Terry Jones' death was announced today after a four-year battle with a rare form of dementia.
The Monty Python star, who directed Life of Brian and Monty Python's The Meaning Of Life, died aged 74.
He had been suffering from primary progressive aphasia, which affected his ability to communicate and give interivews.
He was eventually robbed of the ability to speak at all.
Alzheimers Research explains that there are three different ways those affected show symptoms: Some forget the meanings of words and concepts; some find it harder to speak and make speech errors; while others struggle to find the words they are looking for and take long pauses.
Last September, spokesperson revealed: “Terry has been diagnosed with primary progressive aphasia, a variant of frontotemporal dementia.
“This illness affects his ability to communicate and he is no longer able to give interviews.
His Monty Python co star Michael Palin visited him in the weeks leading up to his death, and opened up about how the disease was affecting him.
While on BBC Radio 2, presenter Zoe Ball asked Michael how Terry was doing.
He said: "Well, not terribly well – the kind of dementia he has is not something that can be cured particularly. It’s just a matter of time.
"I go and see him, but he can’t speak much, which is a terrible thing.
"I mean, for someone who was so witty and verbal and articulate and argued and debated, to be deprived of speech is a hard thing."
But Michael did reveal a heartwarming face – he brought Terry a book they wrote together in the 1980s, called Bert Eggs's Encyclopaedia of All World Knowledge.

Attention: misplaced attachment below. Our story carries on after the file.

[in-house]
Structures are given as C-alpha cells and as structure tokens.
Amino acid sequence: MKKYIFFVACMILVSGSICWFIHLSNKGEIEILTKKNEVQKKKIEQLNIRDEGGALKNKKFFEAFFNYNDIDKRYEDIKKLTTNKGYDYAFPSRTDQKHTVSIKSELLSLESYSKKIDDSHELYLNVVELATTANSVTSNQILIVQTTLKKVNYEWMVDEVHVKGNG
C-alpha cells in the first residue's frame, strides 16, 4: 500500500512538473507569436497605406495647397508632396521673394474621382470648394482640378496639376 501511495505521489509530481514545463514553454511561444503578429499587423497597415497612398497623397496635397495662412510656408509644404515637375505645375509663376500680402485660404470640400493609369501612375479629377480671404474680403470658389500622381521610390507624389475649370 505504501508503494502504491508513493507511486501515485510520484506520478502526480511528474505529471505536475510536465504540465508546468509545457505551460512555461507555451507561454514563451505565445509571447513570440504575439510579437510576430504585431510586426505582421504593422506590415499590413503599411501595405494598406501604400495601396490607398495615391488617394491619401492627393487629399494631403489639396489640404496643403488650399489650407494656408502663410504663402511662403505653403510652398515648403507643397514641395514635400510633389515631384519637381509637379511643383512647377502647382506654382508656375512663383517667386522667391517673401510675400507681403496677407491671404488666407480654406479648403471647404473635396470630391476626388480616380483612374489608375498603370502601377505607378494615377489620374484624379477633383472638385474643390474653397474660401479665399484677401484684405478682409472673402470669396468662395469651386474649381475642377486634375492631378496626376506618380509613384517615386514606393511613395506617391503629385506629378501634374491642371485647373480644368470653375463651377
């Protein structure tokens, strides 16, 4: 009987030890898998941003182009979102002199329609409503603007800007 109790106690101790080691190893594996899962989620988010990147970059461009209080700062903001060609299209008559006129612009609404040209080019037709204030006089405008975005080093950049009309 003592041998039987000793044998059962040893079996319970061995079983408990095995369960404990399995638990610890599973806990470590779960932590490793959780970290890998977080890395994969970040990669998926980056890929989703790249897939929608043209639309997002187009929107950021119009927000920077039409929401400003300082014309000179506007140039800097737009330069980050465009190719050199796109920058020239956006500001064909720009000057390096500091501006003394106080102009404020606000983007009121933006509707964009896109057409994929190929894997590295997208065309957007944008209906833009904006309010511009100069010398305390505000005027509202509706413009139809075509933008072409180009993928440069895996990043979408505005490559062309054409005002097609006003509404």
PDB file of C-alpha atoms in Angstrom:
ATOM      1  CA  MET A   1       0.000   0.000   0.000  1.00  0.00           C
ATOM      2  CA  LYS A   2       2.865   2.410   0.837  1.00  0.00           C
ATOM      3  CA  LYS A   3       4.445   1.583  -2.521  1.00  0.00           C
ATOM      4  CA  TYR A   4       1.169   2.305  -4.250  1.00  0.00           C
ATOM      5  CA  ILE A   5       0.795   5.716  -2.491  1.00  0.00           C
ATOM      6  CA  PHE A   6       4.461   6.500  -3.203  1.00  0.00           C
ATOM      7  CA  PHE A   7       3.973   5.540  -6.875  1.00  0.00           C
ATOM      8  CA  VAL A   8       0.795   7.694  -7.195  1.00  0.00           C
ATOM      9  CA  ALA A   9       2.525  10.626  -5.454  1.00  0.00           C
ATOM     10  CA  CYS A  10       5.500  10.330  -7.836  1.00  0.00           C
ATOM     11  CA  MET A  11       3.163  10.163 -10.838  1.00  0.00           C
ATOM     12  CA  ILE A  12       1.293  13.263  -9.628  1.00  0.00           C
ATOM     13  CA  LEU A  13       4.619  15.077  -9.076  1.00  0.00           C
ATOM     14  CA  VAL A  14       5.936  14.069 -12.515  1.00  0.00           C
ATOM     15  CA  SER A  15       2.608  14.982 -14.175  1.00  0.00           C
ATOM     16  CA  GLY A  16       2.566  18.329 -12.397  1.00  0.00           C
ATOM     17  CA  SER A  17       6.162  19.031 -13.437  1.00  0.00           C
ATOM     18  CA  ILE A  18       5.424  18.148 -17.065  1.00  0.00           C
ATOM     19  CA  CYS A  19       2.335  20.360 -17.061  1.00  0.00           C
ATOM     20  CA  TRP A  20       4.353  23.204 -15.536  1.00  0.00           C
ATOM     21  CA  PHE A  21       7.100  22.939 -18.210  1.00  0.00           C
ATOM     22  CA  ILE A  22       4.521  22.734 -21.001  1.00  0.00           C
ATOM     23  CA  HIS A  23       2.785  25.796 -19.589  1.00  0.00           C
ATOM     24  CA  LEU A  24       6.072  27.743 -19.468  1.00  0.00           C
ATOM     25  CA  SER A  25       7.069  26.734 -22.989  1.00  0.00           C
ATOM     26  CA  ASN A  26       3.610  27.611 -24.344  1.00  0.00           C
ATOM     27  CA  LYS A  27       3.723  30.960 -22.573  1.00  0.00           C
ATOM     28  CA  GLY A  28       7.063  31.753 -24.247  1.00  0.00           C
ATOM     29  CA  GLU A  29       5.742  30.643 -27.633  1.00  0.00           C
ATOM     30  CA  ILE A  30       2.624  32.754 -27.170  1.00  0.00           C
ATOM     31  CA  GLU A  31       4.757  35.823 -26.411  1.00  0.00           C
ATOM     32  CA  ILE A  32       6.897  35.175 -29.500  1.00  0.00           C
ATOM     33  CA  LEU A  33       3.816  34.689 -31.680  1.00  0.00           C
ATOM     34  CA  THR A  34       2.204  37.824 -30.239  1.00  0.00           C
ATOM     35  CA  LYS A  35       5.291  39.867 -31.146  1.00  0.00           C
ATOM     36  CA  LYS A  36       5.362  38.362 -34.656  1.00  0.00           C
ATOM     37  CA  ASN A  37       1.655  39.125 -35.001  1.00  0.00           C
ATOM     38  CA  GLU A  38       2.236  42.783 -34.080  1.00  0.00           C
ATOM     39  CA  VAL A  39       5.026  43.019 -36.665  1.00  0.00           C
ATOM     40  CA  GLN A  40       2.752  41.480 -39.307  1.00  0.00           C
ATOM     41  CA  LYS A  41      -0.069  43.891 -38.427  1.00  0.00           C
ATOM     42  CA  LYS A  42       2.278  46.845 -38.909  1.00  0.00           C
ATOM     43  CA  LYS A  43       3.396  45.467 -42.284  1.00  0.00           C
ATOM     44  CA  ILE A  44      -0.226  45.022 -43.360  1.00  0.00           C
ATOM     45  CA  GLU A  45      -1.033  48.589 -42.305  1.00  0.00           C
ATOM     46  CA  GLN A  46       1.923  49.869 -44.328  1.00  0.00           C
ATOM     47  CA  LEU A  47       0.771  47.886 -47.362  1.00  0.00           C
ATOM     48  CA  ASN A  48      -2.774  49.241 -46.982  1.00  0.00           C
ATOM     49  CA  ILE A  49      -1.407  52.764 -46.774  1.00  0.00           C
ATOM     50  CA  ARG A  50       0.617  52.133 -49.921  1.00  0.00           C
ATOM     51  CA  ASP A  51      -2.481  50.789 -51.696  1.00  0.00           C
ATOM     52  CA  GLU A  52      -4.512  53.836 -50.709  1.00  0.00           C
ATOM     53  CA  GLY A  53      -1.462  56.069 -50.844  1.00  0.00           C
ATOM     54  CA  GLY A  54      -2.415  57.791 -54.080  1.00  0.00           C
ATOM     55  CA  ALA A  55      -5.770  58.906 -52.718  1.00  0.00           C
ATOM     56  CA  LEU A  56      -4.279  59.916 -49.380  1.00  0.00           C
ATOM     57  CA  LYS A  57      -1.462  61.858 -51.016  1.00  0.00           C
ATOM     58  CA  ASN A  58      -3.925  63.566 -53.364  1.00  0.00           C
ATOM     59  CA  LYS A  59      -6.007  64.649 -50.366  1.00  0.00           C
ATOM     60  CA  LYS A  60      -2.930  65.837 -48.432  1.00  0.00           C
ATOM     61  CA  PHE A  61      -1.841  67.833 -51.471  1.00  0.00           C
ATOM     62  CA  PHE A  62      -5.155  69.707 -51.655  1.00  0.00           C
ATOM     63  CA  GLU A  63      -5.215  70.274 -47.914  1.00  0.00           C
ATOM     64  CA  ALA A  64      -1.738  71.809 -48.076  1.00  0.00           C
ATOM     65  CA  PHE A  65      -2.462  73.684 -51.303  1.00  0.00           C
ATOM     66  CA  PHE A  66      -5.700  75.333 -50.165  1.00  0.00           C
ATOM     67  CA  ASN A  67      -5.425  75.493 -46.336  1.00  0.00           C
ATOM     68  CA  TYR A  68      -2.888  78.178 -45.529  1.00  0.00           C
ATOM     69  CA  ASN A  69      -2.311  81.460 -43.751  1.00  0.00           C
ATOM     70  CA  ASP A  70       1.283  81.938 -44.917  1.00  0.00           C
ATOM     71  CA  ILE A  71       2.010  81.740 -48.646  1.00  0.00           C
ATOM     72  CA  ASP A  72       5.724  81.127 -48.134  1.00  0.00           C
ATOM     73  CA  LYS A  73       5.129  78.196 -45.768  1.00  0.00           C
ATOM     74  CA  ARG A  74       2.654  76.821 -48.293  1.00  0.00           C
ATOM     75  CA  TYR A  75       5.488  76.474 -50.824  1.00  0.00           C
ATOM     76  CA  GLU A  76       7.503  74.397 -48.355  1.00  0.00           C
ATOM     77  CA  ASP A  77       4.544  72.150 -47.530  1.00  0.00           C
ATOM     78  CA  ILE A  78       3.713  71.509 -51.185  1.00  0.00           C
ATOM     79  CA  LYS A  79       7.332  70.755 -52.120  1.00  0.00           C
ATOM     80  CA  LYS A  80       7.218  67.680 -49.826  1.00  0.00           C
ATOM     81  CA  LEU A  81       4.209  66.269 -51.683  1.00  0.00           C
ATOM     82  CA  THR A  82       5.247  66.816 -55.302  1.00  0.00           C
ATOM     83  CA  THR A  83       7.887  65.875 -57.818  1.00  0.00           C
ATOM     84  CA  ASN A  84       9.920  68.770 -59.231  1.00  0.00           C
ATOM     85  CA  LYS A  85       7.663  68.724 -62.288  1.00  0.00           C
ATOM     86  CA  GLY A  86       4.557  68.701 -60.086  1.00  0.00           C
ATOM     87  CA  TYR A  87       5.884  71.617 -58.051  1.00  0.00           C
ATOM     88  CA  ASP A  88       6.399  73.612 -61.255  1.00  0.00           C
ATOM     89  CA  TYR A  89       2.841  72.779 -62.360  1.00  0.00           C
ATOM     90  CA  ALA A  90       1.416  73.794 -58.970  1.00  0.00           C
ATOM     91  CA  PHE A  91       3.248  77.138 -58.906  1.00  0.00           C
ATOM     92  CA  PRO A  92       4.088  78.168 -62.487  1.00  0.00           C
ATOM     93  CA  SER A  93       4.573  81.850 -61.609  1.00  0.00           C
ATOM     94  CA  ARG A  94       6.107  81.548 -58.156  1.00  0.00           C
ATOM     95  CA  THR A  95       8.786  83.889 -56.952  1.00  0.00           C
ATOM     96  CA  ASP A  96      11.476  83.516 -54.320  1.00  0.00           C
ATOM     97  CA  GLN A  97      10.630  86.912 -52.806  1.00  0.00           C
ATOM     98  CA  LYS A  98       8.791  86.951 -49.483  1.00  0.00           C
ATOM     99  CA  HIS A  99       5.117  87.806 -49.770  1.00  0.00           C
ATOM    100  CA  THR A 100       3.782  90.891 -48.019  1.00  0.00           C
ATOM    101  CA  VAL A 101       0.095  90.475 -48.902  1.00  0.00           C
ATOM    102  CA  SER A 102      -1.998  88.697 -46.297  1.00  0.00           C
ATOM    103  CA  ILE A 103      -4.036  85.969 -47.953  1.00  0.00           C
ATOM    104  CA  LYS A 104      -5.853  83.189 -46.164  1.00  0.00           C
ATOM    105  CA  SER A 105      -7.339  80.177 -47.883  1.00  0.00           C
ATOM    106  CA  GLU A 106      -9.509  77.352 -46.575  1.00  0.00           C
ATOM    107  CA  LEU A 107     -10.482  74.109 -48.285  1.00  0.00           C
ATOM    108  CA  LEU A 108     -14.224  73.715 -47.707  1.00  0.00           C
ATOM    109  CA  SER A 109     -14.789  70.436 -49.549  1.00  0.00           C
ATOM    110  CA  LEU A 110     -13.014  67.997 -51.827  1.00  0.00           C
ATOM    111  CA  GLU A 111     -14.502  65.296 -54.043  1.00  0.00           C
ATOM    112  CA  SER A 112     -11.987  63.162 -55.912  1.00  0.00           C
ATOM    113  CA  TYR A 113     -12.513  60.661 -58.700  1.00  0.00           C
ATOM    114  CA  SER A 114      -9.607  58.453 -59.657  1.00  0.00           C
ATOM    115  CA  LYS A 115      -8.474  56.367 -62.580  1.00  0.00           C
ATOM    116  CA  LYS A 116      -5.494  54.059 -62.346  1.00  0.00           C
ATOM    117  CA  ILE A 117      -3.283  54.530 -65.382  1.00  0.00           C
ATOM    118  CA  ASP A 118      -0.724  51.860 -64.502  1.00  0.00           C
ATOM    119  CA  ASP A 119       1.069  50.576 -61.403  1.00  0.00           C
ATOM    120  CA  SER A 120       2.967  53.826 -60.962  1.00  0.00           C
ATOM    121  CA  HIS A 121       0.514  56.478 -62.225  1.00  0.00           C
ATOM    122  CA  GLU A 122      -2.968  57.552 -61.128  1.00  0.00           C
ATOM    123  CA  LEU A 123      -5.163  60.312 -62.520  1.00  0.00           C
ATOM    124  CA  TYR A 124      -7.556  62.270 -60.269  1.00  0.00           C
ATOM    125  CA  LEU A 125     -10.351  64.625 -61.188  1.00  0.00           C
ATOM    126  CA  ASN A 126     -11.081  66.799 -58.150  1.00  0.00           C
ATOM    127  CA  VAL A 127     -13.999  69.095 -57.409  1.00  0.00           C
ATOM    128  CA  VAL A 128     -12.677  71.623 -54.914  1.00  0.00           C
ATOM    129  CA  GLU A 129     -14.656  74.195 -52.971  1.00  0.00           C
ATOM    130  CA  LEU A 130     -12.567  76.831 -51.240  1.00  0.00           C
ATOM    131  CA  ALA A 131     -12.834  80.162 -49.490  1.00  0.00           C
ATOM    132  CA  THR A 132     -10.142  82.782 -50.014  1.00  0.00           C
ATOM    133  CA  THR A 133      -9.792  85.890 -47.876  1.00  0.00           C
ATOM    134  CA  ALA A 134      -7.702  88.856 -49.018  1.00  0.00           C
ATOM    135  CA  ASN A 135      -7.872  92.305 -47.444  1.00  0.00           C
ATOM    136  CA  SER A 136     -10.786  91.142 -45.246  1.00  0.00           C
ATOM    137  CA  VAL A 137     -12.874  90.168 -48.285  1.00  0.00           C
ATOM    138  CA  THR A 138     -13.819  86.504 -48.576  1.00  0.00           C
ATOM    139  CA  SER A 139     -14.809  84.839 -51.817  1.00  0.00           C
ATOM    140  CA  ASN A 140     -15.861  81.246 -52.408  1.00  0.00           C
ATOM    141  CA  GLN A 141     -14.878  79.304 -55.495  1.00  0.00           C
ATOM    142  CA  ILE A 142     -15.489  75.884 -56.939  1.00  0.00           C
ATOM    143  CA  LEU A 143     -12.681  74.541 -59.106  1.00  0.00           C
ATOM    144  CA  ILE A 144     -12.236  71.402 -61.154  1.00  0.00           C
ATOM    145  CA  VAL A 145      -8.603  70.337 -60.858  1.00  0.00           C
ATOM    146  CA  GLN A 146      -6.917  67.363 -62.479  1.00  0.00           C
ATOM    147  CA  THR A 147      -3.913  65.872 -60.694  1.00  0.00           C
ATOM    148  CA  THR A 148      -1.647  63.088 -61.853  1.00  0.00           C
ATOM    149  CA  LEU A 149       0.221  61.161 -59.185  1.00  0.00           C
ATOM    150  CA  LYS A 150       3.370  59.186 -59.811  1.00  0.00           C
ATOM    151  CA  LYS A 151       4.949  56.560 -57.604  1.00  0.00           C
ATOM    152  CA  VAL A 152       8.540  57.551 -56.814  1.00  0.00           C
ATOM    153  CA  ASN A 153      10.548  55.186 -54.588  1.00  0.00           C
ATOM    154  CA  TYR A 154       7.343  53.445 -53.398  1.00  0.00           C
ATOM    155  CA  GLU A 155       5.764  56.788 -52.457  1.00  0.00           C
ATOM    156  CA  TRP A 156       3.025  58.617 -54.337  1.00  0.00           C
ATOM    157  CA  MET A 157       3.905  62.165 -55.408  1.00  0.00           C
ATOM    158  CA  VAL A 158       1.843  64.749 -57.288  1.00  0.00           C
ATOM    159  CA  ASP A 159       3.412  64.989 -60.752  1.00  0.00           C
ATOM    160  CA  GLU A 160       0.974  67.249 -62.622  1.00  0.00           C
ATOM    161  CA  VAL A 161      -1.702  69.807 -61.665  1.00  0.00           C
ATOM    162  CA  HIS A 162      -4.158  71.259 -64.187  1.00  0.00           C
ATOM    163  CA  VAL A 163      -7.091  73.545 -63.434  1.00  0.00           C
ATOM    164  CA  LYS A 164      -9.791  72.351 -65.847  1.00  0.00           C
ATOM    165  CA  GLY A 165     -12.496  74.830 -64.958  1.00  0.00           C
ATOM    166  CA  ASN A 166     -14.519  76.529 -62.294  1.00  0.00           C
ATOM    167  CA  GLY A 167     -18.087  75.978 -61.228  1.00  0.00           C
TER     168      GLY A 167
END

Terry read it, and laughed at the parts he had written himself, without Michael.
Terry's family released a statement today, which read: 'We are deeply saddened to have to announce the passing of beloved husband and father, Terry Jones.
'Terry passed away on the evening of 21 January 2020 at the age of 77 with his wife Anna Soderstrom by his side after a long, extremely brave but always good humoured battle with a rare form of dementia, FTD.
'Over the past few days his wife, children, extended family and many close friends have been constantly with Terry as he gently slipped away at his home in north London.
'We have all lost a kind, funny, warm, creative and truly loving man whose uncompromising individuality, relentless intellect and extraordinary humour has given pleasure to countless millions across six decades.
'His work with Monty Python, his books, films, television programmes, poems and other work will live on forever, a fitting legacy to a true polymath.'
His co stars, including John Cleese, have paid tribute to him on social media.
He is survived by his wife Anna and children Bill, Sally and Siri.
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